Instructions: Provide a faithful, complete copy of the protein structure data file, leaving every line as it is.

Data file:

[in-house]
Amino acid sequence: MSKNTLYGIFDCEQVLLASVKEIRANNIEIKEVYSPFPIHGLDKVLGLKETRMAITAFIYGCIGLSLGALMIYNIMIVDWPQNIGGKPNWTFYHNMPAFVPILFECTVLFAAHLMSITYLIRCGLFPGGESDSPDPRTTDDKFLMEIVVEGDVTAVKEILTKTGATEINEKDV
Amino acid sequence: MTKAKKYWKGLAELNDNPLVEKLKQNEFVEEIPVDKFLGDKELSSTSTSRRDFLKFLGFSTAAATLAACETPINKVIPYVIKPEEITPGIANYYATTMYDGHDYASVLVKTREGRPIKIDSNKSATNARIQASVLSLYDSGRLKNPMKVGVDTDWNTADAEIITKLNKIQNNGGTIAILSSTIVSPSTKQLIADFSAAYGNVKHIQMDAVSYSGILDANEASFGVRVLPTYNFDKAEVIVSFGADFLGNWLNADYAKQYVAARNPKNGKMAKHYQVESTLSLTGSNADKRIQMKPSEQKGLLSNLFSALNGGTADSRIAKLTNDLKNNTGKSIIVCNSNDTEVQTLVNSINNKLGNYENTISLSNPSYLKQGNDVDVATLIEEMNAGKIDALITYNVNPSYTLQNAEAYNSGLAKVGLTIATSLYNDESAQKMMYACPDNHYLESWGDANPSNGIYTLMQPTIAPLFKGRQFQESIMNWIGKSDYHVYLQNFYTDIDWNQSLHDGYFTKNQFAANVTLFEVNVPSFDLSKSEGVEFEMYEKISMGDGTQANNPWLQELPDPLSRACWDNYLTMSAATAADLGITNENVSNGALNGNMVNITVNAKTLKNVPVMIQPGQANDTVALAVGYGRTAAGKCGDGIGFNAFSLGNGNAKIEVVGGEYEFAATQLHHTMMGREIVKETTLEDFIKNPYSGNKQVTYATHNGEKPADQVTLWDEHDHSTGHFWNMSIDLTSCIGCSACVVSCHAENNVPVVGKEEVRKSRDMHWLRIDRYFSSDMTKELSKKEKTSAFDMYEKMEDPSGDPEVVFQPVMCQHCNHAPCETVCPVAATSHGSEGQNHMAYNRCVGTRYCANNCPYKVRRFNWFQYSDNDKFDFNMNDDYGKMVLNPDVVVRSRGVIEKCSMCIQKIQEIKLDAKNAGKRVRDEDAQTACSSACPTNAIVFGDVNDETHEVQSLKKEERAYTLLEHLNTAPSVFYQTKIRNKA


[in-house]
Amino acid sequence: MSKNTLYGIFDCEQVLLASVKEIRANNIEIKEVYSPFPIHGLDKVLGLKETRMAITAFIYGCIGLSLGALMIYNIMIVDWPQNIGGKPNWTFYHNMPAFVPILFECTVLFAAHLMSITYLIRCGLFPGGESDSPDPRTTDDKFLMEIVVEGDVTAVKEILTKTGATEINEKDV
Amino acid sequence: MTKAKKYWKGLAELNDNPLVEKLKQNEFVEEIPVDKFLGDKELSSTSTSRRDFLKFLGFSTAAATLAACETPINKVIPYVIKPEEITPGIANYYATTMYDGHDYASVLVKTREGRPIKIDSNKSATNARIQASVLSLYDSGRLKNPMKVGVDTDWNTADAEIITKLNKIQNNGGTIAILSSTIVSPSTKQLIADFSAAYGNVKHIQMDAVSYSGILDANEASFGVRVLPTYNFDKAEVIVSFGADFLGNWLNADYAKQYVAARNPKNGKMAKHYQVESTLSLTGSNADKRIQMKPSEQKGLLSNLFSALNGGTADSRIAKLTNDLKNNTGKSIIVCNSNDTEVQTLVNSINNKLGNYENTISLSNPSYLKQGNDVDVATLIEEMNAGKIDALITYNVNPSYTLQNAEAYNSGLAKVGLTIATSLYNDESAQKMMYACPDNHYLESWGDANPSNGIYTLMQPTIAPLFKGRQFQESIMNWIGKSDYHVYLQNFYTDIDWNQSLHDGYFTKNQFAANVTLFEVNVPSFDLSKSEGVEFEMYEKISMGDGTQANNPWLQELPDPLSRACWDNYLTMSAATAADLGITNENVSNGALNGNMVNITVNAKTLKNVPVMIQPGQANDTVALAVGYGRTAAGKCGDGIGFNAFSLGNGNAKIEVVGGEYEFAATQLHHTMMGREIVKETTLEDFIKNPYSGNKQVTYATHNGEKPADQVTLWDEHDHSTGHFWNMSIDLTSCIGCSACVVSCHAENNVPVVGKEEVRKSRDMHWLRIDRYFSSDMTKELSKKEKTSAFDMYEKMEDPSGDPEVVFQPVMCQHCNHAPCETVCPVAATSHGSEGQNHMAYNRCVGTRYCANNCPYKVRRFNWFQYSDNDKFDFNMNDDYGKMVLNPDVVVRSRGVIEKCSMCIQKIQEIKLDAKNAGKRVRDEDAQTACSSACPTNAIVFGDVNDETHEVQSLKKEERAYTLLEHLNTAPSVFYQTKIRNKA